A principle of learning which states that to establish an association between two events, they must be experienced close together in time and space.The principle explains how we learn that thunder follows lightning, that fire is hot, or which word follows which in memorizing a poem. It also applies to classical conditioning in which a previously neutral stimulus takes the place of the original stimulus in producing a response. In all these instances two events are repeatedly associated in time, place, or both, and this establishes a connection between them in our minds. As a result, the first becomes a signal for the second—that is, when lightning flashes, we wait to hear the thunder. It is important, however, to emphasize the closeness of the association. If thunder followed lightning after a long interval, we would not readily associate them. Likewise, if the old and new stimuli are more than one half second apart in conditioning the experiment rarely works.Contiguity is particularly applicable in learning a sequence of any kind (serial learning). When we recite a speech or play a composition on the piano, each response becomes a stimulus for the response that was contiguous with it in the original learning situation. “Four score and” brings to mind “seven,” which in turn calls forth “years ago” and so on. We also make practical use of this principle in jogging our memory. If we have mislaid a pair of gloves, we attempt to reconstruct our activities in sequence; and if we cannot remember a historical fact, wetry to think of other events that occurred at the same time or place. Sometimes we have to go through a long chain of associations before we succeed in recalling the fact we want. A similar technique is sometimes used in restoring the memory of amnesia victims. See AMNESIA (DISSOCIATIVE TYPE).Although contiguity is undeniably important in explaining the learning process, many investigators believe it does not work by itself. They point out that another factor is required before learning occurs: motivation. Both animals and human beings appear to learn most effectively when their learning is rewarded or “reinforced.” A material reward is not always necessary, for a word of approval or even intrinsic satisfaction of curiosity may be sufficient reinforcement. Intention also appears to be a motivating force, particularly in human learning. In meeting a person for the first time, we glance at his face and hear his name, but we may not establish an association unless we have the intention of learning his name (and even then we may fail to recall it). This suggests that there is a certain amount of selectivity in establishing associations between contiguous events. On the other hand, some psychologists maintain that we also acquire many incidental facts without any need or motivation. See INCIDENTAL LEARNING, CONDITIONING, STIMULUS-RESPONSE ASSOCIATION, STIMULUS-STIMULUS ASSOCIATION, ASSOCIATIONISM, PAIRED ASSOCIATES LEARNING, REINFORCEMENT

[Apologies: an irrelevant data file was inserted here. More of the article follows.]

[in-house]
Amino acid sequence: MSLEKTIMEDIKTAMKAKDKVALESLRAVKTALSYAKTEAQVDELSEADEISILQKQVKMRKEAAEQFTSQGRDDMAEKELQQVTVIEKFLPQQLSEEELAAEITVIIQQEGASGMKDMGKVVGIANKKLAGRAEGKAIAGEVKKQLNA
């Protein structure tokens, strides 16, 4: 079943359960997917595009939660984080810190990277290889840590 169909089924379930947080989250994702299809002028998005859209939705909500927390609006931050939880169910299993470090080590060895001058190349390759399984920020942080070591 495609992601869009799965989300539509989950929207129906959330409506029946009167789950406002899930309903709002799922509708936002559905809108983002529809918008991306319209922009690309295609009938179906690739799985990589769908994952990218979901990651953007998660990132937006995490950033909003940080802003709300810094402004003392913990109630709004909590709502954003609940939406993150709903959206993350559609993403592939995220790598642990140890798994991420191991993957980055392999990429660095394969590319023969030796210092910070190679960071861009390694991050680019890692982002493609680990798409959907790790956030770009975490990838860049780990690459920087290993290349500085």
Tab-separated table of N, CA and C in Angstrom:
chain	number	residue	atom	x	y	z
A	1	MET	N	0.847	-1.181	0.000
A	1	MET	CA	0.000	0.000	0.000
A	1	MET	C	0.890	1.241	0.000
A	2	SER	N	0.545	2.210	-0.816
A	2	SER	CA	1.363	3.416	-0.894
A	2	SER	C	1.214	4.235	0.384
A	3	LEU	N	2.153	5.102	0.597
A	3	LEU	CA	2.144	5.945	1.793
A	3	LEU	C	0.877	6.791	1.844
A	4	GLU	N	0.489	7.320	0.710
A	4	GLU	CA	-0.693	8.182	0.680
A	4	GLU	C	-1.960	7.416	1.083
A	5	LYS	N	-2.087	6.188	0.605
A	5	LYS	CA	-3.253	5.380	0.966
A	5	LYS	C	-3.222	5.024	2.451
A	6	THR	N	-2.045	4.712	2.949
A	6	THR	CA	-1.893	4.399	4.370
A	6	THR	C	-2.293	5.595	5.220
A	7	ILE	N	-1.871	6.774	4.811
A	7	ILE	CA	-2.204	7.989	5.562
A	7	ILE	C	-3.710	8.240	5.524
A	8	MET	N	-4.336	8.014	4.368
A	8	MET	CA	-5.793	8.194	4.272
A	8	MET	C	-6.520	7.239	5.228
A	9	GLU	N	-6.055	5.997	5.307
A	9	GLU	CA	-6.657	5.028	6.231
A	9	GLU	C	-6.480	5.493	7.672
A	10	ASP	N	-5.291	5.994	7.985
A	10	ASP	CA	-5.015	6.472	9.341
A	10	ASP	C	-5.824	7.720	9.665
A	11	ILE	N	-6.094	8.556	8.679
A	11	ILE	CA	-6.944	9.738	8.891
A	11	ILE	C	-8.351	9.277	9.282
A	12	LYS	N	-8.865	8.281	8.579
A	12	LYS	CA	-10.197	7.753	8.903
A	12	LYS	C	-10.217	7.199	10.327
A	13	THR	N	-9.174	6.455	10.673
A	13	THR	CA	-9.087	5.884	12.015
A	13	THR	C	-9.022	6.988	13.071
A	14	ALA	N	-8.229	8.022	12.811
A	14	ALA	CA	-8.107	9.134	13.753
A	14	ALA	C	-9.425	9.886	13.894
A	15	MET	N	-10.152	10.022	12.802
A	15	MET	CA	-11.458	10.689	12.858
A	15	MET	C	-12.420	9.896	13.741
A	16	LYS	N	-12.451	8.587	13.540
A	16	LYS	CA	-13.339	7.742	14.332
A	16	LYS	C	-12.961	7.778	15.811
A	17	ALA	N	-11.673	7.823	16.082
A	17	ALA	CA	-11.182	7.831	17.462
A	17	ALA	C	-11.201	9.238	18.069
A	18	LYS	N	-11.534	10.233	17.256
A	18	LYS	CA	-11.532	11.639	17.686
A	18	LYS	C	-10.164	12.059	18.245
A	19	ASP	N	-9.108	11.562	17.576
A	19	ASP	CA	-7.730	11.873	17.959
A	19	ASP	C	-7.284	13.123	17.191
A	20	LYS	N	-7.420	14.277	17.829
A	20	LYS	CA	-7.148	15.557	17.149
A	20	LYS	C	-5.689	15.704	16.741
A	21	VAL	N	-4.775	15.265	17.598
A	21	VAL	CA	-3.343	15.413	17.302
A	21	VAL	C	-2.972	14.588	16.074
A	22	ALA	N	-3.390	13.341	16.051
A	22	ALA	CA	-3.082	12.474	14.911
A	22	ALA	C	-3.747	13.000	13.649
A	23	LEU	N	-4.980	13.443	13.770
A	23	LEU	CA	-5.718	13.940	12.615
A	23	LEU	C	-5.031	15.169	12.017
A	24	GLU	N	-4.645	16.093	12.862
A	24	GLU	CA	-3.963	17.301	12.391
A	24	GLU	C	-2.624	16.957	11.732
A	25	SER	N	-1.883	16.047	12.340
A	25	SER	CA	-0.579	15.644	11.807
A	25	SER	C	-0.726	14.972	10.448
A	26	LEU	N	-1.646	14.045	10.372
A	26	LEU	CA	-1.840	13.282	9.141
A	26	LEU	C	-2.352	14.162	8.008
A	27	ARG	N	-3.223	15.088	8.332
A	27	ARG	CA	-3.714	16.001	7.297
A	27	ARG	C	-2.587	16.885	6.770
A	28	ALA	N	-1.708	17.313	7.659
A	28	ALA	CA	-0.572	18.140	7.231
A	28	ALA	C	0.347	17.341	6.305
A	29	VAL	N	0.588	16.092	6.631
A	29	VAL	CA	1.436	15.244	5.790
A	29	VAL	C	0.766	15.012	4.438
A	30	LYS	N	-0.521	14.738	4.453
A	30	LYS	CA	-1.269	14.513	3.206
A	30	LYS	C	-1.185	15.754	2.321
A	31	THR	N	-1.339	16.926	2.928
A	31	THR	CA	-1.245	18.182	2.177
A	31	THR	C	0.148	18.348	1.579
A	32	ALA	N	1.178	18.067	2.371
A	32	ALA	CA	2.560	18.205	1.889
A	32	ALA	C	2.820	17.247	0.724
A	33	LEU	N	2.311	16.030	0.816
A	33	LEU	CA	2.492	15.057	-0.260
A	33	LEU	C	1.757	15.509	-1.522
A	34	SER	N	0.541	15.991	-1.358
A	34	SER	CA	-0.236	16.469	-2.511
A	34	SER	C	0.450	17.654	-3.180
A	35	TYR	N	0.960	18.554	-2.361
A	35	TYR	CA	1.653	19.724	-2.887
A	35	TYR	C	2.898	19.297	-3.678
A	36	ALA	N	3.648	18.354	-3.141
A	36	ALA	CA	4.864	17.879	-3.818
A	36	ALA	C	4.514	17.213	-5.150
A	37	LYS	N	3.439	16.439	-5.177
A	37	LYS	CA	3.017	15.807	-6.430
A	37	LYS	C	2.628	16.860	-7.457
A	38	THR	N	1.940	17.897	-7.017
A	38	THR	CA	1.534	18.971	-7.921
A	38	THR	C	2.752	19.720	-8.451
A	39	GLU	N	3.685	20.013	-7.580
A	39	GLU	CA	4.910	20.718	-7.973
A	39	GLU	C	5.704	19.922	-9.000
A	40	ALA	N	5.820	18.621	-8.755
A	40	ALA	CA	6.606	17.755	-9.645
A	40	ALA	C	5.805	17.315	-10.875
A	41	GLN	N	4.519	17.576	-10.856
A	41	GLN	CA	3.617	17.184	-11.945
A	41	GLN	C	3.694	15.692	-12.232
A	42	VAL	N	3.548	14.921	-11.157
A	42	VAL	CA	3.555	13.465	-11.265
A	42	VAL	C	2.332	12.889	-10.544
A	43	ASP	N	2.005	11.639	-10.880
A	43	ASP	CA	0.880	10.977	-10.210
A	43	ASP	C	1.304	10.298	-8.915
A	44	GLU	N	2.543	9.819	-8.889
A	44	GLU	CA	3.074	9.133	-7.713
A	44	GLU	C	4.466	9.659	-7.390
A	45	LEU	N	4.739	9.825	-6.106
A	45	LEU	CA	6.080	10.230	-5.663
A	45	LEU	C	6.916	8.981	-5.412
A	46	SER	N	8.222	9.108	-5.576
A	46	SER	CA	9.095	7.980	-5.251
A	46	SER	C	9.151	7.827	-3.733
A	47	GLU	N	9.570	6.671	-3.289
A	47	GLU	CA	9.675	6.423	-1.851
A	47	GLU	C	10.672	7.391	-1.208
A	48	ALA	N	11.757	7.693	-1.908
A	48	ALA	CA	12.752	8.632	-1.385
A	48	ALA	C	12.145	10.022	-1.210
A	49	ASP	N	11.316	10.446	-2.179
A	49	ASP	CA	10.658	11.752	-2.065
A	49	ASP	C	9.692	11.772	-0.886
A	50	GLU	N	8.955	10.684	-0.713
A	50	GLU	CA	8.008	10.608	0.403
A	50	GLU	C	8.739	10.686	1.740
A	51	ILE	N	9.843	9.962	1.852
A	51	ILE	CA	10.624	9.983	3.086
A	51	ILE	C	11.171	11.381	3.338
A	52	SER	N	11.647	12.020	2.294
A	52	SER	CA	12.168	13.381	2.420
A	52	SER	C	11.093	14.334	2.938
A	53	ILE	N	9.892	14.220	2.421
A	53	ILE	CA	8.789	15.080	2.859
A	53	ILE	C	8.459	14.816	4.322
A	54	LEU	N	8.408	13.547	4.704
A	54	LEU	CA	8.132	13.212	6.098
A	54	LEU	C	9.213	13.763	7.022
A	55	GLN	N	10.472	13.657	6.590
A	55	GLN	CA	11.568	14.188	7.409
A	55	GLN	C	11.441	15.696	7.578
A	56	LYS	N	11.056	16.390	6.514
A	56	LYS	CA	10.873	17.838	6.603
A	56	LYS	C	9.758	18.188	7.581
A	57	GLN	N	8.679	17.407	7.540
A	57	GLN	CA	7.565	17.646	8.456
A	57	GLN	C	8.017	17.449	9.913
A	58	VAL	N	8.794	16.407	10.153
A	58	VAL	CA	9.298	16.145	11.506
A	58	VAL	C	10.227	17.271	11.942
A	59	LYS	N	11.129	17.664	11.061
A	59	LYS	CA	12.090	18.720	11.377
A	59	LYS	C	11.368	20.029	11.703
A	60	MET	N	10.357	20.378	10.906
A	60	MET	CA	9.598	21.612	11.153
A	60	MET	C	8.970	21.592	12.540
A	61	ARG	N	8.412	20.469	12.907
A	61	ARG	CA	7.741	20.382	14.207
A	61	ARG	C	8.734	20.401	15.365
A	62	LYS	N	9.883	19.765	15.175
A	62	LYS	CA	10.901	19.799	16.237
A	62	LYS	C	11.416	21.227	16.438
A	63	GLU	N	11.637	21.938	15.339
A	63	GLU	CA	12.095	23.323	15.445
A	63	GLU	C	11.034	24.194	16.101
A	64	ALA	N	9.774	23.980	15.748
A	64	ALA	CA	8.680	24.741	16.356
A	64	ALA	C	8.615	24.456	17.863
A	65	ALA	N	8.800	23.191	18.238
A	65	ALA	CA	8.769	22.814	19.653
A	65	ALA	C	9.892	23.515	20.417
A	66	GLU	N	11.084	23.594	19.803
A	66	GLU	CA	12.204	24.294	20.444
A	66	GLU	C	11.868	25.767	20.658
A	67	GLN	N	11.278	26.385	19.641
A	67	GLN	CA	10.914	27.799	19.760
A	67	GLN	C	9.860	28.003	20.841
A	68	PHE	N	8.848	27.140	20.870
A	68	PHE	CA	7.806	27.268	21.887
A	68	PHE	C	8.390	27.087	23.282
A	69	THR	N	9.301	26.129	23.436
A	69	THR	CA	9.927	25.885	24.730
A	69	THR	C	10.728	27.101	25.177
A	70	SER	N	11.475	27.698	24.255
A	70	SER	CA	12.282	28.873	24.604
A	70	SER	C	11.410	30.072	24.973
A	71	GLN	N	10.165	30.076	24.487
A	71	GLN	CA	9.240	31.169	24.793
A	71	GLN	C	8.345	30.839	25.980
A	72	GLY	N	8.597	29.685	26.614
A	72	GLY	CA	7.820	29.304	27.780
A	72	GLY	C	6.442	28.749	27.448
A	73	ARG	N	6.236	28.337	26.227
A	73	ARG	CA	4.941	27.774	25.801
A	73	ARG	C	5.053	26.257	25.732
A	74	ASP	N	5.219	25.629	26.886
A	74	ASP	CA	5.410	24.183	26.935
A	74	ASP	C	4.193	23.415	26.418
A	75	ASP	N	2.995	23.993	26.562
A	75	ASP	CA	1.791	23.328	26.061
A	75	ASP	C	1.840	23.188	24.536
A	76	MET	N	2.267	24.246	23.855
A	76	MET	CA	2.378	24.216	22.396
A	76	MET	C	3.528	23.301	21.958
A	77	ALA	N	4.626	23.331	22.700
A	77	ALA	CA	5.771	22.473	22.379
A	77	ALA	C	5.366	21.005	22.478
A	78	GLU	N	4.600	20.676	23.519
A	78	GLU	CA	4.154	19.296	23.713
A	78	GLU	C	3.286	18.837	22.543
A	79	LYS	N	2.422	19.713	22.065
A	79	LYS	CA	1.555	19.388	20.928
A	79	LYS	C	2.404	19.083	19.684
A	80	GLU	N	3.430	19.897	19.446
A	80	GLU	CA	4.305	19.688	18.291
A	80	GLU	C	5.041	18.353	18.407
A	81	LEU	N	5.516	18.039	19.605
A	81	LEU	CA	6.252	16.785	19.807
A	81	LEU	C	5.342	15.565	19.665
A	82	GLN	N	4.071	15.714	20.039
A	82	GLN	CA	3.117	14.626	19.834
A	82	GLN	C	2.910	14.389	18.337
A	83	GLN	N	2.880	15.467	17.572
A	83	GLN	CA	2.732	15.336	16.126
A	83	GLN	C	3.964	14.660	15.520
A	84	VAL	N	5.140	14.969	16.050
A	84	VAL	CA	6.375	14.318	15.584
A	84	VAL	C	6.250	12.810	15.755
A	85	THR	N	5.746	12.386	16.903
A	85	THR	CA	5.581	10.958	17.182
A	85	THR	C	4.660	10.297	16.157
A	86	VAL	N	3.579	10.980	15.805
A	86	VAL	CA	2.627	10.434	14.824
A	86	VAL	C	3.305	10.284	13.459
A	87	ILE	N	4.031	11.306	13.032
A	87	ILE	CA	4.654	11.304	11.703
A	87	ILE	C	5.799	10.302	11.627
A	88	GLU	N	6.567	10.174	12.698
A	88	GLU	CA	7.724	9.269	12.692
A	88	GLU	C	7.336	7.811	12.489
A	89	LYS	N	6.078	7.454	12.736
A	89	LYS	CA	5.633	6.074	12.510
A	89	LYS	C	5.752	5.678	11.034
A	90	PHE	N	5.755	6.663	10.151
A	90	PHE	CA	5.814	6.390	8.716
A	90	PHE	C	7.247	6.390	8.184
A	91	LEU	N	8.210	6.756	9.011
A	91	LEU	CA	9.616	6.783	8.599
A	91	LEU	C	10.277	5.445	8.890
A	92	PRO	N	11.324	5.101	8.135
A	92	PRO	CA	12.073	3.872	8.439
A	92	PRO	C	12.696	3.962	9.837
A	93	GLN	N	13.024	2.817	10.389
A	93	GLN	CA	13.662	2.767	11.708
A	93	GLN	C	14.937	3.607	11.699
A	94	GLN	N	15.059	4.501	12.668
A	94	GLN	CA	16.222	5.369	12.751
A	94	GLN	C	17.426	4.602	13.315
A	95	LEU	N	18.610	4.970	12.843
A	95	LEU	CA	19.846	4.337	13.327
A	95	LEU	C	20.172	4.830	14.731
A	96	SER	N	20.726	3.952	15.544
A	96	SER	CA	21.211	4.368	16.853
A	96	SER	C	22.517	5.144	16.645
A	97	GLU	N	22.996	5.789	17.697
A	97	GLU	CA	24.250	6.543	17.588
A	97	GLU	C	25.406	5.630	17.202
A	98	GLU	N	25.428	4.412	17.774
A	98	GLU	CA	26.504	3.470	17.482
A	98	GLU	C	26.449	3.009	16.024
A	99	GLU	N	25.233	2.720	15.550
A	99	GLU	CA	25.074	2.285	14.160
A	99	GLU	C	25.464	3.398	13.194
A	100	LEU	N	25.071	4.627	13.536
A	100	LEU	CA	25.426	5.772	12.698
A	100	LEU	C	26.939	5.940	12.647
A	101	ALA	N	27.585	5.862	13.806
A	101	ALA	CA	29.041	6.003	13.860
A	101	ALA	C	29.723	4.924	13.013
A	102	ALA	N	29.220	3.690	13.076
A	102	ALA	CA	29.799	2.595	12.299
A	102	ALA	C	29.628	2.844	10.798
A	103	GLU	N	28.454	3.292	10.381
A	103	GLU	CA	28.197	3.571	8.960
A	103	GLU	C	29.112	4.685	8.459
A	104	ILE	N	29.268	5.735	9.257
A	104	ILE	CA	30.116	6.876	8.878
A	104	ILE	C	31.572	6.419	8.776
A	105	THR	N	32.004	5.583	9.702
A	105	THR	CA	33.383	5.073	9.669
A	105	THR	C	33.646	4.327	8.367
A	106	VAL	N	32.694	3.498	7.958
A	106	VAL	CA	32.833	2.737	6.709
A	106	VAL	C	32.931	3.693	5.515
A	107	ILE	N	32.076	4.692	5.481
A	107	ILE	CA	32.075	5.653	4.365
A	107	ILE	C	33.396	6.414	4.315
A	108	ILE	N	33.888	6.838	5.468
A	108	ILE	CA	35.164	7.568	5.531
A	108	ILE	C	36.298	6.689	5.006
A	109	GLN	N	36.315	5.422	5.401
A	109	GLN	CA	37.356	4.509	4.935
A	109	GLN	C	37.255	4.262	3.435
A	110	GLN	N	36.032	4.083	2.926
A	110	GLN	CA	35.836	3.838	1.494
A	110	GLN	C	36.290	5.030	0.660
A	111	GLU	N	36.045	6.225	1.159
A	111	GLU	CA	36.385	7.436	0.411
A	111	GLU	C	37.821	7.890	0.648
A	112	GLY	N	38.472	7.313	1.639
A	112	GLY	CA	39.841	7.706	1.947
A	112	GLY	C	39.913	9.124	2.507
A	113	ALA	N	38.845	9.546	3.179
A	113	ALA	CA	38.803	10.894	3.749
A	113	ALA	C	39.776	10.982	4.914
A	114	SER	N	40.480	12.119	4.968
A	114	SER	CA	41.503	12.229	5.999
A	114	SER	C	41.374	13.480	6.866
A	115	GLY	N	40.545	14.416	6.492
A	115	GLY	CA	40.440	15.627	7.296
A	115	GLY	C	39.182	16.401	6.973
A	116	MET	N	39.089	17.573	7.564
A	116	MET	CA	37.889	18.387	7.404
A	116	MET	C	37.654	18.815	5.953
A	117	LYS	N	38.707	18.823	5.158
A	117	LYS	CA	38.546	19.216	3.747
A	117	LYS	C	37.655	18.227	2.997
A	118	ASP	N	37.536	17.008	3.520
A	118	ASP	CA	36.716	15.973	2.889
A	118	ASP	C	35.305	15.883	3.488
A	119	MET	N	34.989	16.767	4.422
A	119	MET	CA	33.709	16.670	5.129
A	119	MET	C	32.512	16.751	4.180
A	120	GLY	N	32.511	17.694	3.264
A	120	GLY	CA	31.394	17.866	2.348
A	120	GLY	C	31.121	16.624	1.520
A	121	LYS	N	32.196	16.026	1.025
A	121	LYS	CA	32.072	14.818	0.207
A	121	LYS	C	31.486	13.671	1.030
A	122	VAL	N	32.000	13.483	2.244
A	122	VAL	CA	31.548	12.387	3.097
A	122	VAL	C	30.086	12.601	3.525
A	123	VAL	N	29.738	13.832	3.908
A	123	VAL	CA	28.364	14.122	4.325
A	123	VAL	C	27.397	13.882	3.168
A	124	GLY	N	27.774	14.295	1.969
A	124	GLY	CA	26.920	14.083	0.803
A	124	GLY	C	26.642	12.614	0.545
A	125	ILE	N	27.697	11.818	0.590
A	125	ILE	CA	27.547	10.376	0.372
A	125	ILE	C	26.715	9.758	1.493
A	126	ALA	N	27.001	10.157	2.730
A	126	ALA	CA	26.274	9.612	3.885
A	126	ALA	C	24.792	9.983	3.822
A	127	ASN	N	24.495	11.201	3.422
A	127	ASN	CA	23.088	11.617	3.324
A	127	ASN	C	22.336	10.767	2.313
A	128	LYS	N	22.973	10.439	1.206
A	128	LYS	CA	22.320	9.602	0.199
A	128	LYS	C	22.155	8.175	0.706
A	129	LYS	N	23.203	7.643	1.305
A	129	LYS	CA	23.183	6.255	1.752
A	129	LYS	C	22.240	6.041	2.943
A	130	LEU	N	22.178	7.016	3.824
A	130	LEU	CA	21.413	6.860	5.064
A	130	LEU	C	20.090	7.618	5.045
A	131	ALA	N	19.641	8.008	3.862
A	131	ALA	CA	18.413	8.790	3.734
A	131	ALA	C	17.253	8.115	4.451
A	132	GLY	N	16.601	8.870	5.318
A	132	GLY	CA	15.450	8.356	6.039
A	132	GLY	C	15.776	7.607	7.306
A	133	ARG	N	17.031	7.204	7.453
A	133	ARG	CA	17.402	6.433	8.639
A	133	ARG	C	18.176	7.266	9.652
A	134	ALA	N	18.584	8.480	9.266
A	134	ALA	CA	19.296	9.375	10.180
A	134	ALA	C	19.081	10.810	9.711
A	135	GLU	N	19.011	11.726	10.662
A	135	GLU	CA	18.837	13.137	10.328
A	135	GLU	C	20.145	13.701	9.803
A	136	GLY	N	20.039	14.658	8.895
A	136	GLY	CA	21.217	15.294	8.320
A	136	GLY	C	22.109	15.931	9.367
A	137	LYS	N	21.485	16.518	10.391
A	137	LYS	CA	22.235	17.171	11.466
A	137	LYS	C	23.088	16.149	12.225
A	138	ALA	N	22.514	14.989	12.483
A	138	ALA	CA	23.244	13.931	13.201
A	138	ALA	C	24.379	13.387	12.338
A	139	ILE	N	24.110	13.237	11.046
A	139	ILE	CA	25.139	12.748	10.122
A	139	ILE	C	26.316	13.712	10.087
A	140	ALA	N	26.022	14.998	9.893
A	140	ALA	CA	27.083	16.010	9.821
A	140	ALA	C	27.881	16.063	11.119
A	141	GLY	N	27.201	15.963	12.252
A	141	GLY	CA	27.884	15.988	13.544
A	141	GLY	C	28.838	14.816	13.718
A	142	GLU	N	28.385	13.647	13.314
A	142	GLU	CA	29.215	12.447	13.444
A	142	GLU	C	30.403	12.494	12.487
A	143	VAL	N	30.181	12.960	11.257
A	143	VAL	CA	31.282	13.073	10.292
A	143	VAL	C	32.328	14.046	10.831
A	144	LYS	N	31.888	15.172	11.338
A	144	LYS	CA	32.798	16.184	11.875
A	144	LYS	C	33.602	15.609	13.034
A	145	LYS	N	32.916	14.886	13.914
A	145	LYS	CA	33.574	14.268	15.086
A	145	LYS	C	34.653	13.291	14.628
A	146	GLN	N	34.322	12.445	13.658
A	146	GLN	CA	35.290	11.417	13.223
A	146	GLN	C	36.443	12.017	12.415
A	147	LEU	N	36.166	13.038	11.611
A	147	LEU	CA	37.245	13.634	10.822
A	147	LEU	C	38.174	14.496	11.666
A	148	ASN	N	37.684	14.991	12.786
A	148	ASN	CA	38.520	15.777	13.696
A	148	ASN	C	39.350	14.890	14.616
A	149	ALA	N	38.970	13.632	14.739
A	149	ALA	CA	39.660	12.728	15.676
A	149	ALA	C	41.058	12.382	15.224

LAW OF CONTIGUITY
Cite this page: N., Sam M.S., "LAW OF CONTIGUITY," in PsychologyDictionary.org, November 28, 2018, https://psychologydictionary.org/law-of-contiguity/ (accessed March 21, 2023).